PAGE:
Super-Exponential versus Exponential Growth in Compute Price-Performance

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21 comments, sorted by Click to highlight new comments since: Today at 3:48 AM

This post (and the author's comments) don't seem to be getting a great response and I'm confused why? The post seems pretty reasonable and the author's comments are well informed.

My read of the main thrust is "don't concentrate on a specific paradigm and instead look at this trend that has held for over 100 years".

Can someone concisely explain why they think this is misguided? Is it just concerns over the validity of fitting parameters for a super-exponential model?

(I would also add that on priors when people claim "There is no way we can improve FLOPs/$ because of reasons XYZ" they have historically *always *been wrong.)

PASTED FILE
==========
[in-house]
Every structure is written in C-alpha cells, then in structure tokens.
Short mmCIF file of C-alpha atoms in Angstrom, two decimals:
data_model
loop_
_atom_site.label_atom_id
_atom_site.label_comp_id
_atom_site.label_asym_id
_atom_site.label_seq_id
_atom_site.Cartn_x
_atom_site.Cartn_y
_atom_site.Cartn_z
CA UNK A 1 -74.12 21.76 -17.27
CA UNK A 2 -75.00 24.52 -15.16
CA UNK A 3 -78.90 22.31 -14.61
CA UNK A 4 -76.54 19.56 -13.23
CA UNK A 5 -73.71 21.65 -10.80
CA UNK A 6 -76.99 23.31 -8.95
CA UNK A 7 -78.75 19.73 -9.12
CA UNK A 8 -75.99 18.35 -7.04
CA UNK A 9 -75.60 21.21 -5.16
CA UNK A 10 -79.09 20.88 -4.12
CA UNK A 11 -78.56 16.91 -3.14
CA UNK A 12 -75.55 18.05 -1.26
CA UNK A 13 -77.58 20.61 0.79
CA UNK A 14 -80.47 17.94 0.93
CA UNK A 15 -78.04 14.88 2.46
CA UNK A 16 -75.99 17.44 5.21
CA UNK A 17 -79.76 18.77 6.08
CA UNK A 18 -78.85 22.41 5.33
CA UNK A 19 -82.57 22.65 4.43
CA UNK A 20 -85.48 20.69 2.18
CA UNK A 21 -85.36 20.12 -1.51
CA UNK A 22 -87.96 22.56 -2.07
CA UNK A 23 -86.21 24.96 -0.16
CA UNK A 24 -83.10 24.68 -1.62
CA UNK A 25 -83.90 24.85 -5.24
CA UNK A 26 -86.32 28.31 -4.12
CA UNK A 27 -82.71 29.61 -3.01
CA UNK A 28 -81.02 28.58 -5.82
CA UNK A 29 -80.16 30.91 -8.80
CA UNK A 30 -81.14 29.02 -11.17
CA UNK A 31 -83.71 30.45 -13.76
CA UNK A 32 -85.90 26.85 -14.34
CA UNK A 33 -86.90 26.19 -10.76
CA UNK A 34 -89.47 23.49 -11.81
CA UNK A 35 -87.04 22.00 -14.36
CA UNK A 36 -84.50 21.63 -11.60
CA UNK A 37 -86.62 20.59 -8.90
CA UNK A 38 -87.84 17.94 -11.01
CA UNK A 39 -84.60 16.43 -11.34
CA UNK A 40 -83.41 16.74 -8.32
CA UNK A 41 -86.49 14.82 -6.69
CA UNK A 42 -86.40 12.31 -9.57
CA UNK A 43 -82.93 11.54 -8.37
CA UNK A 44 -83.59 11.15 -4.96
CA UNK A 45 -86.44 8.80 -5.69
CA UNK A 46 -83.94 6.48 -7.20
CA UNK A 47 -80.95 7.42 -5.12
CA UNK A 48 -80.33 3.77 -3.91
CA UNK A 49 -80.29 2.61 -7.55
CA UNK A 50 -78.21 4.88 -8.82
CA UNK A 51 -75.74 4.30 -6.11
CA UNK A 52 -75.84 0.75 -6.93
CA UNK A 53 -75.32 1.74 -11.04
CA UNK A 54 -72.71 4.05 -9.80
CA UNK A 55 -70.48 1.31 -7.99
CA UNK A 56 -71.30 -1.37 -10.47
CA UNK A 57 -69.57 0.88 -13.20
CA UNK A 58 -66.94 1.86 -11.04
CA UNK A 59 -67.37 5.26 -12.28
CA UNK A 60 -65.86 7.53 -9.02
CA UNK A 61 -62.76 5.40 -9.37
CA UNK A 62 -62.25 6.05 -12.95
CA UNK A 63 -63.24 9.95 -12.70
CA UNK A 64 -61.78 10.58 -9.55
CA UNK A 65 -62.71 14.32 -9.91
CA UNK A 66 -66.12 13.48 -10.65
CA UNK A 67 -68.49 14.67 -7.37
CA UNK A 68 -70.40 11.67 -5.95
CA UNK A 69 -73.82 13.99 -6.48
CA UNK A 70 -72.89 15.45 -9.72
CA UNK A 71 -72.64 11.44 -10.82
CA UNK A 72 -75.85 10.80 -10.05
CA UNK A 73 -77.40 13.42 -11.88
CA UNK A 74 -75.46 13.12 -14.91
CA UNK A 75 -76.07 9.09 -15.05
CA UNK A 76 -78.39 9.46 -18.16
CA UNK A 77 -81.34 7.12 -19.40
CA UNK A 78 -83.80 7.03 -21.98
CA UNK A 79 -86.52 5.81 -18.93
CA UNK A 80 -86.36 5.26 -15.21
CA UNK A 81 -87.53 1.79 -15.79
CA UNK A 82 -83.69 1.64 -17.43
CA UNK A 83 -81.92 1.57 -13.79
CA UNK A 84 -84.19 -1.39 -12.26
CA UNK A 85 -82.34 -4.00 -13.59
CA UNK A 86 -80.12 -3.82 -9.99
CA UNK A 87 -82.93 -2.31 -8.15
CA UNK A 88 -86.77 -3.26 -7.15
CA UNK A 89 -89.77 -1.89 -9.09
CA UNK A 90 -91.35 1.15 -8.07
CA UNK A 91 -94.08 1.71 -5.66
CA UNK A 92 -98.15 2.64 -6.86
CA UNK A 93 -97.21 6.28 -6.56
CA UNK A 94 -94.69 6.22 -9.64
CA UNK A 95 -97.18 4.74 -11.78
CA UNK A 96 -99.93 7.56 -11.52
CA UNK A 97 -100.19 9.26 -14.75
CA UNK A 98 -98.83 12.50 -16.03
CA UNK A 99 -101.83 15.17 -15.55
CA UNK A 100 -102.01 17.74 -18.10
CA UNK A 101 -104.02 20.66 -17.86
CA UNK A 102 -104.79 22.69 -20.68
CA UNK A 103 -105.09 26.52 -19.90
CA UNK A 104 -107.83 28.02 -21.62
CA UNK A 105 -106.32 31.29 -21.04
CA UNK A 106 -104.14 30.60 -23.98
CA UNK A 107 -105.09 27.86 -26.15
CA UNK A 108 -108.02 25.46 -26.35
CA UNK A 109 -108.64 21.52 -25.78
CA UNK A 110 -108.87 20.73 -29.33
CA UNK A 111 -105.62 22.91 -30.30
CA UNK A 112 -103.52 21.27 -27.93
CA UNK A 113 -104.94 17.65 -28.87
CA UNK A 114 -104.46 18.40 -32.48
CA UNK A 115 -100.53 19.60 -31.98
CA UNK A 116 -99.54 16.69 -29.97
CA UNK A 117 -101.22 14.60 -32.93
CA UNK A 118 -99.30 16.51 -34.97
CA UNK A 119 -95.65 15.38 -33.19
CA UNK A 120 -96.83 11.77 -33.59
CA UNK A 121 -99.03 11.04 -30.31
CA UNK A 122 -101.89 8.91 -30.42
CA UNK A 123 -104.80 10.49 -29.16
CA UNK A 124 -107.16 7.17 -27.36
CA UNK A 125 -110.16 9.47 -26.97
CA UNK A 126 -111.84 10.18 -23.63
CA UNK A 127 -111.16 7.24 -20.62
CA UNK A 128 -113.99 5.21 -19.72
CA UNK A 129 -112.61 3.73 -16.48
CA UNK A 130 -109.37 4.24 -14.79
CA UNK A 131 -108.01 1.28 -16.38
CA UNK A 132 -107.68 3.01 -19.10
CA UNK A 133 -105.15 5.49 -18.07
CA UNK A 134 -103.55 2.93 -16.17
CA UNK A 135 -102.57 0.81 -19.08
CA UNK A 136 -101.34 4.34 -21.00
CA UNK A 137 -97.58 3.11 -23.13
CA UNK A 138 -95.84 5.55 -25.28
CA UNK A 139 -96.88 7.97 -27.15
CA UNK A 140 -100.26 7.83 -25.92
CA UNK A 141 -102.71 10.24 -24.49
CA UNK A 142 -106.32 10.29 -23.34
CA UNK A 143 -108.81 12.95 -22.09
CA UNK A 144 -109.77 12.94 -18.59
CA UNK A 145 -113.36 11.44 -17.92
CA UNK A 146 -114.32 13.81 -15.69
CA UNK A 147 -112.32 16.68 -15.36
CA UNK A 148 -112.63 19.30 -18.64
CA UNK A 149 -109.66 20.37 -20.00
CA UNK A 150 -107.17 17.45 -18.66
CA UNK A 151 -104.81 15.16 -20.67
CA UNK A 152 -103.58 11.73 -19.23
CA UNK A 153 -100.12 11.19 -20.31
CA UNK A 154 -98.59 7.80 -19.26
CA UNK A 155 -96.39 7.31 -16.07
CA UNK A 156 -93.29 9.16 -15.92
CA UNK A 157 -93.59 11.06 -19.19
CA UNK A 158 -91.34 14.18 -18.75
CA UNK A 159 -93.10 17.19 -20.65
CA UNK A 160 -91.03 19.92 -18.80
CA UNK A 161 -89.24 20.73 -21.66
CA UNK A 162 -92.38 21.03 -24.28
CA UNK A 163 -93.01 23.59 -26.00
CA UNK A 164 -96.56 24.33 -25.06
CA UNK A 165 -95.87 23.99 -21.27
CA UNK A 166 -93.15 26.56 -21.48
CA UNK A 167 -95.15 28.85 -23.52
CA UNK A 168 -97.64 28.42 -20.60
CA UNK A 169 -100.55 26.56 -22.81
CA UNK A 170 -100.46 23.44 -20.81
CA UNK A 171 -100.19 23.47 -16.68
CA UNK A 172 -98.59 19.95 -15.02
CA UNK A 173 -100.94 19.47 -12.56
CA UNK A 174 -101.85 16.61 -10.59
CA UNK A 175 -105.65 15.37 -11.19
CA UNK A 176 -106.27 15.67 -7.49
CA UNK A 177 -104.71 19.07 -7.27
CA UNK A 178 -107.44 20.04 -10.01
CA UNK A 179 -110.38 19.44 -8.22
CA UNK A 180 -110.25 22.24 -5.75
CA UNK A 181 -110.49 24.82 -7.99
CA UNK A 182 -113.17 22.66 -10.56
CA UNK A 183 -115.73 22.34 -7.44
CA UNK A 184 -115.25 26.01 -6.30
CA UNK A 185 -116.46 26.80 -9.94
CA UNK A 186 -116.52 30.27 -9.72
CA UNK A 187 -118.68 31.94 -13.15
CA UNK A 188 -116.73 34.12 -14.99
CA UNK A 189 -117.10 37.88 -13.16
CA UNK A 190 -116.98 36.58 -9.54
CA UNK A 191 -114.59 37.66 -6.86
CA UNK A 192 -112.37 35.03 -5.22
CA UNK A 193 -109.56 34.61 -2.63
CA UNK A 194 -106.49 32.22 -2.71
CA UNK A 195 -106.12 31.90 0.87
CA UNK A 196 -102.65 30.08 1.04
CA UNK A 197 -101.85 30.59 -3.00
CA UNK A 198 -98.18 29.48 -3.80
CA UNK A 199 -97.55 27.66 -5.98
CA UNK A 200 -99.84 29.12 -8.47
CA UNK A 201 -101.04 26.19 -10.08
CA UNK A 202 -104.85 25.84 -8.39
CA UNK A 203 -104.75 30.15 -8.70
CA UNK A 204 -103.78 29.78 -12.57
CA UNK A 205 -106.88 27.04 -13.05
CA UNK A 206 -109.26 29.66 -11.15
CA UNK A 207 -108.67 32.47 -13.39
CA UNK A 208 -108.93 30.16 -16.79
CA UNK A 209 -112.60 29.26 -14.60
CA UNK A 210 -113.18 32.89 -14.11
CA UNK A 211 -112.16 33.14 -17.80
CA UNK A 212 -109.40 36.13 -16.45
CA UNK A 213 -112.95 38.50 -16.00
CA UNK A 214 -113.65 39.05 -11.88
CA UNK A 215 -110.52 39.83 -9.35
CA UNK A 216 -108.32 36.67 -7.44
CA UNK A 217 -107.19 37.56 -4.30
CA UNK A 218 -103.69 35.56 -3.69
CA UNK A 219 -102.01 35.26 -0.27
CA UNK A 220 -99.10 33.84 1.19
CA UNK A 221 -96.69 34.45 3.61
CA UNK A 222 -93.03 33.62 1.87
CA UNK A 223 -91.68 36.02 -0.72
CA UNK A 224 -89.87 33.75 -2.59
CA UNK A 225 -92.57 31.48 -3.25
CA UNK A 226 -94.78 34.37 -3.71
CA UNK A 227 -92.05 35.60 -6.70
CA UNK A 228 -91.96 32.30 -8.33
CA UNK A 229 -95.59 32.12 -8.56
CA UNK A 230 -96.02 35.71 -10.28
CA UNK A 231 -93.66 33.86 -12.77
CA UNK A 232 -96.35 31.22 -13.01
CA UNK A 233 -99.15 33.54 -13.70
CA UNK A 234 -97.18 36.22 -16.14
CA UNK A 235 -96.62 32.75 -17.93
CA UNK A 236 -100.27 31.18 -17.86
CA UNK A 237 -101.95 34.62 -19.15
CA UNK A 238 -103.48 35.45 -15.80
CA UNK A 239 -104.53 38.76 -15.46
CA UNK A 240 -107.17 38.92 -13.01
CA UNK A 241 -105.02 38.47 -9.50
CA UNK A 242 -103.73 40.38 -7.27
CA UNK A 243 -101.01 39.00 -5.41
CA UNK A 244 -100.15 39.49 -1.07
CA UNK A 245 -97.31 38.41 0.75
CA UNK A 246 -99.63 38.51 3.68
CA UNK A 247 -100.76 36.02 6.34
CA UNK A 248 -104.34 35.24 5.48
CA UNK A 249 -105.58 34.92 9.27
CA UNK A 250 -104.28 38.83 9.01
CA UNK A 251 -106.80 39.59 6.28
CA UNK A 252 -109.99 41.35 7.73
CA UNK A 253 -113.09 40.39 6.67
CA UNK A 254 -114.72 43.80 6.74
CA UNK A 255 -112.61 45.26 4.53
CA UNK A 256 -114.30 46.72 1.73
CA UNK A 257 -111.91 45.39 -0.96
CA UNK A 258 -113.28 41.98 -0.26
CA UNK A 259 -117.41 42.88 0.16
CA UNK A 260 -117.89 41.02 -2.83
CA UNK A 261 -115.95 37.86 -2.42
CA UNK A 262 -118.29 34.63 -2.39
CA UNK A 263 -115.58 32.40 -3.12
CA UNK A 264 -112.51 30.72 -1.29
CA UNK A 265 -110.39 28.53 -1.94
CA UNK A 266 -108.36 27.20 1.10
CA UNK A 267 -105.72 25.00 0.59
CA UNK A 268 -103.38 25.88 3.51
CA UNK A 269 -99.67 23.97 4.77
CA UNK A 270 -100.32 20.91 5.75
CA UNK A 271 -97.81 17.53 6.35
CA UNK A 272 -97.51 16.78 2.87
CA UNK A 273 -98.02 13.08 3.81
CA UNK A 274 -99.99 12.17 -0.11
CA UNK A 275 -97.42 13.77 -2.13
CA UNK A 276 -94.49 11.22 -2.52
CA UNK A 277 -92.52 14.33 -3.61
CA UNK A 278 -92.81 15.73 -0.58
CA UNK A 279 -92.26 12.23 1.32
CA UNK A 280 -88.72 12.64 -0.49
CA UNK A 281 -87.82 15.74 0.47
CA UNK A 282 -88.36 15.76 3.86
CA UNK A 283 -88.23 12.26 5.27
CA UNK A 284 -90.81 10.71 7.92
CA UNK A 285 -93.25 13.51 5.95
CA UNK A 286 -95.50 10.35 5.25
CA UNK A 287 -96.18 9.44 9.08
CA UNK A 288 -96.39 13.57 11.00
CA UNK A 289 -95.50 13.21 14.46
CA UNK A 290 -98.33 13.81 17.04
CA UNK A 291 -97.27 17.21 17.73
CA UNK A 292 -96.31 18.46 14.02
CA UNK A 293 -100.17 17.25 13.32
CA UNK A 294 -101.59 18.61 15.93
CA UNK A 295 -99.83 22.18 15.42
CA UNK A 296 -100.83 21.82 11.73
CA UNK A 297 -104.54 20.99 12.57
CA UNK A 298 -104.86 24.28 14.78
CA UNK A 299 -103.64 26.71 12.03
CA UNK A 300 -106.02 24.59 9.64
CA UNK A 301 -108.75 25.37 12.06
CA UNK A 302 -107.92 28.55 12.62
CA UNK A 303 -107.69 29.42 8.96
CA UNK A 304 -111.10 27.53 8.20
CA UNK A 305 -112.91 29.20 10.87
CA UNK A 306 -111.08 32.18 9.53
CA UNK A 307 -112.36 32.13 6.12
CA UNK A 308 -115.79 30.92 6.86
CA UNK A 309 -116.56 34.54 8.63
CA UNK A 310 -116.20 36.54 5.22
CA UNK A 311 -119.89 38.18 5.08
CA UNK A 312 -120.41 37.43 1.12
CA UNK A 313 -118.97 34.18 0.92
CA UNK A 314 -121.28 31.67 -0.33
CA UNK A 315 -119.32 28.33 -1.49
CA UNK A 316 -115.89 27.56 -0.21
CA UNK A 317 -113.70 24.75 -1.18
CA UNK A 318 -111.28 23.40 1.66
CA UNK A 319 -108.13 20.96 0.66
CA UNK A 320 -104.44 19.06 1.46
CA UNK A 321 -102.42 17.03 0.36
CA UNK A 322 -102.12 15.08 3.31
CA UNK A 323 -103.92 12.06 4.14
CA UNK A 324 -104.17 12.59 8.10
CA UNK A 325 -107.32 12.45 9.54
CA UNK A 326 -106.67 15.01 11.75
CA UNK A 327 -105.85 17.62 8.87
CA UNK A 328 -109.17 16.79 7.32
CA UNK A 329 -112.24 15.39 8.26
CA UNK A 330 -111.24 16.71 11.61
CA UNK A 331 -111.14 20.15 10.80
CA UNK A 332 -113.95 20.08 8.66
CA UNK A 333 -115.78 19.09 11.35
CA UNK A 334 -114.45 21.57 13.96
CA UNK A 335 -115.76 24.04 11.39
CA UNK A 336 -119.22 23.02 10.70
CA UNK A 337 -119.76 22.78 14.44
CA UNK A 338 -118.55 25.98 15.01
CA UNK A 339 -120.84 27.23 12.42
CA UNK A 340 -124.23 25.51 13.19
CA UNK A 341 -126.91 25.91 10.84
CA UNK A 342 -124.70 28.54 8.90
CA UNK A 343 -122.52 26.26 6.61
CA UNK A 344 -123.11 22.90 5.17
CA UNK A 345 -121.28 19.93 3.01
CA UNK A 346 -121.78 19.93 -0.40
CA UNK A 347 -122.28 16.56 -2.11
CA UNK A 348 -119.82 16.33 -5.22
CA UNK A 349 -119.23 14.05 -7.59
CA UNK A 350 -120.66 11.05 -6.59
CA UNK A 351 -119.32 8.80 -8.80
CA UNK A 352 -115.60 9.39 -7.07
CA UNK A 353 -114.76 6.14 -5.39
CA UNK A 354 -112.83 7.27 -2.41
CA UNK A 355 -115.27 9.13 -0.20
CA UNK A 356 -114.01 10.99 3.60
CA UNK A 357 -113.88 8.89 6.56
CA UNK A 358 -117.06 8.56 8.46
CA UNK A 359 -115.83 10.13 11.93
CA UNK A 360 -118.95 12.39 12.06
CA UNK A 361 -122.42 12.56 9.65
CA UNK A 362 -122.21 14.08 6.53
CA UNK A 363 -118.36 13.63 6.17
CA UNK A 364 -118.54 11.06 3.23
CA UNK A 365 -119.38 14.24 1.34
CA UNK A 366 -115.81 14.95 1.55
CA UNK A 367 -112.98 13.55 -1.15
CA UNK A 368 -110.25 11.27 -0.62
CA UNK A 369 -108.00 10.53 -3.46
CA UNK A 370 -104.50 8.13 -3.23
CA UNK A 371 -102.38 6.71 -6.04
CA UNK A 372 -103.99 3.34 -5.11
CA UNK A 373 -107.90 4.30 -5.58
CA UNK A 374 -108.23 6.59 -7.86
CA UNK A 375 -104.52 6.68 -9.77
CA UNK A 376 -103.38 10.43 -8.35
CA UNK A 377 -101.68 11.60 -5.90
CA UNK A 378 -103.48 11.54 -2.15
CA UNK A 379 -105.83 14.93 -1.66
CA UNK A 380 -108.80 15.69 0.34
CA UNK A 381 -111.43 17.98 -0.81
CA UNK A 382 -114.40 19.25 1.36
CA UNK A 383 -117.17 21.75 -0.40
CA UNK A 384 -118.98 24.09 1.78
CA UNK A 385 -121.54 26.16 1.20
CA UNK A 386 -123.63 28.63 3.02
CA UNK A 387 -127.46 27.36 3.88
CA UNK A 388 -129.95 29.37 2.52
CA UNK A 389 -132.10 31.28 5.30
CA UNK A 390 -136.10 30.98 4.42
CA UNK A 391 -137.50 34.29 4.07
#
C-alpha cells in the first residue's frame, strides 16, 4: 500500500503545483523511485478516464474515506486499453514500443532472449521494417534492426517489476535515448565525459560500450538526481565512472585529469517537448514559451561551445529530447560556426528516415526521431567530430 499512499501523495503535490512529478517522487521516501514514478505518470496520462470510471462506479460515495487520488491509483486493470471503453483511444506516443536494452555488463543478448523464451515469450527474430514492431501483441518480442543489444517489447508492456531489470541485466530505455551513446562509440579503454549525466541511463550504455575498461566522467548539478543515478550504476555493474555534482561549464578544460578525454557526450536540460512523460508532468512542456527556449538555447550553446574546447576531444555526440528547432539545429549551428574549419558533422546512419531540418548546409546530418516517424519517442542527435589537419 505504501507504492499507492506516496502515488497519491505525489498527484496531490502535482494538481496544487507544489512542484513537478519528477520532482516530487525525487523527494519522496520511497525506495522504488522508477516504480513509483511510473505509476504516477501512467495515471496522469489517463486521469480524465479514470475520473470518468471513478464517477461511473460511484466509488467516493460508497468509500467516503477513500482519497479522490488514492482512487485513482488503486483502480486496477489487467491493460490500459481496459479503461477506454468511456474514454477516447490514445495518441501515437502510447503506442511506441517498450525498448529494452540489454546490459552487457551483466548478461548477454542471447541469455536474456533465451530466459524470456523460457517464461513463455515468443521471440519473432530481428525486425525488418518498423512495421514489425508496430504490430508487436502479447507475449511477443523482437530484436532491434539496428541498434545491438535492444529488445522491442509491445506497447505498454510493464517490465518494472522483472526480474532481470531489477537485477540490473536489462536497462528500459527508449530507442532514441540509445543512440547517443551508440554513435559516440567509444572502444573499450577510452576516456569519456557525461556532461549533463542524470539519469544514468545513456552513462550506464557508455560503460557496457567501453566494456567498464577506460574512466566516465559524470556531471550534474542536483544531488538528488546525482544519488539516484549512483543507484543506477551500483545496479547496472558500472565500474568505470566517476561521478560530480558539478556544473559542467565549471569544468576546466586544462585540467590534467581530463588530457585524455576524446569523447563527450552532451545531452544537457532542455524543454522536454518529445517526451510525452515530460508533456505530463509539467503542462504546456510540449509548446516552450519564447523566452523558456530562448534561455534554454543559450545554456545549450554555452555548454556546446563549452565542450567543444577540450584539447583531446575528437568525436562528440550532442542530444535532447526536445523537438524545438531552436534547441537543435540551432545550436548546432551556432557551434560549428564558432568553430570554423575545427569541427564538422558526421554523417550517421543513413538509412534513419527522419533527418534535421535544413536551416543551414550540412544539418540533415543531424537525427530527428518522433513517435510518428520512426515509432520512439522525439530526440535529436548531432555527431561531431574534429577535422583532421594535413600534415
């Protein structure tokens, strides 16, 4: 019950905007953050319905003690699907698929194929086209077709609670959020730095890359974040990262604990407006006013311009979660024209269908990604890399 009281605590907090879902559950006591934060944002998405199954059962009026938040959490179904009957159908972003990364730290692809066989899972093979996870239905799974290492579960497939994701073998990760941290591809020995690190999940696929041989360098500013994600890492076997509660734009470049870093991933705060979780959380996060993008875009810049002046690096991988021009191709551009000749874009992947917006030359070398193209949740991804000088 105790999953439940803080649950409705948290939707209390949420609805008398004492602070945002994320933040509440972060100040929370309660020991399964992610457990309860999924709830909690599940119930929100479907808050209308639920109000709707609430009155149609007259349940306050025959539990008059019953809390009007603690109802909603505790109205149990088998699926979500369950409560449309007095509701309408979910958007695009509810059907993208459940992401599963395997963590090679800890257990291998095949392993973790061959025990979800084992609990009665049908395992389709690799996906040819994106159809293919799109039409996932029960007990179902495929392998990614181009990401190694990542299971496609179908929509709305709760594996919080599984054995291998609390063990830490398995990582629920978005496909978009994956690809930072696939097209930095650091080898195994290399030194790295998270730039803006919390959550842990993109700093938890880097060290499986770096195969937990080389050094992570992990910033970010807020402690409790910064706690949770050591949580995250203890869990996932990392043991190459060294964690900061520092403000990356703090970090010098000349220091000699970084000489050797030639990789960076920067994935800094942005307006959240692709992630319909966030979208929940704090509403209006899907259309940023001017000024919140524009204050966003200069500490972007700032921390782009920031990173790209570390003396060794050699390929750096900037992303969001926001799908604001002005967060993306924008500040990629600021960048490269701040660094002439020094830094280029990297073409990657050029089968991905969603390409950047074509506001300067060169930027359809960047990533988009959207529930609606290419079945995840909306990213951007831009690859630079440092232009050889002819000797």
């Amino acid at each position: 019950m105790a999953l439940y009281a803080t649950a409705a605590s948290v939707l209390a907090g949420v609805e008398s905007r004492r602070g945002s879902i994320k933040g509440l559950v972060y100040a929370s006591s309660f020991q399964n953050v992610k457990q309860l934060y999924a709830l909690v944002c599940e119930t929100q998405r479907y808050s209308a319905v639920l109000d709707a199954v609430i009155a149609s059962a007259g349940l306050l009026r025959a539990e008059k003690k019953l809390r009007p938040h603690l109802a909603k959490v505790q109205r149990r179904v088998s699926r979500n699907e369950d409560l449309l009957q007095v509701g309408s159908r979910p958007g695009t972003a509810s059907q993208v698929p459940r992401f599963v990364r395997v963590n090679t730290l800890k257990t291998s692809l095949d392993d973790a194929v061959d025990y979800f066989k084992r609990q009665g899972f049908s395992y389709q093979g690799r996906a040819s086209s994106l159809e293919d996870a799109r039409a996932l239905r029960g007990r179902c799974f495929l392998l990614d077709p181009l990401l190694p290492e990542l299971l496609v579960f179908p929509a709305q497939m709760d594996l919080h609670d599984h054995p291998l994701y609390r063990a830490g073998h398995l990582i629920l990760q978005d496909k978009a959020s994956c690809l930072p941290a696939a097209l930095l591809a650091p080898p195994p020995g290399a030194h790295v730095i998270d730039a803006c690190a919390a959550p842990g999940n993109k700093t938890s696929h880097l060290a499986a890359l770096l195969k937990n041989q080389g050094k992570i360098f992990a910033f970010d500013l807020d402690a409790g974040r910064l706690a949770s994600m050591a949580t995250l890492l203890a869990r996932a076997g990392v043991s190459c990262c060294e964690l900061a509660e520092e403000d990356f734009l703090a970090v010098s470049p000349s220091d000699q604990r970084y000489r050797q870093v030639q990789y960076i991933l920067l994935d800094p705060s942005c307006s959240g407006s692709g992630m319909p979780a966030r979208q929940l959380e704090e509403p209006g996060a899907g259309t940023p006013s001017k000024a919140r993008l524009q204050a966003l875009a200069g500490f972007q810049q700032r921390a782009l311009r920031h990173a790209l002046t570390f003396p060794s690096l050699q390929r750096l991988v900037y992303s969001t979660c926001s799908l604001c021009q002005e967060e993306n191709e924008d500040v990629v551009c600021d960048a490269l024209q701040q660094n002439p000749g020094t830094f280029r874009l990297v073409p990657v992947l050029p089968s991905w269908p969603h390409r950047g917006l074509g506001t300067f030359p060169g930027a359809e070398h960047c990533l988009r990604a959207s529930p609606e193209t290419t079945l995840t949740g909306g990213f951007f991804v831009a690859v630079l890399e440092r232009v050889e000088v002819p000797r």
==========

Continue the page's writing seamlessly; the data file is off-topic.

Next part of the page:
A double exponential model seems very questionable. Is there any theoretical reason why you chose to fit your model with a double exponential? When fitting your model using a double exponential, did you take into consideration fundamental limits of computation? One cannot engineer transistors to be smaller than atoms, and we are approaching the limit to the size of transistors, so one should not expect very much of an increase in the performance of computational hardware. We can add more transistors to a chip by stacking layers (I don't know how this would be manufactured, but 3D space has a lot of room), but the important thing is efficiency, and one cannot make the transistors more efficient by stacking more layers. With more layers in 3D chips, most transistors will just be off most of the time, so 3D chips provide a limited improvement.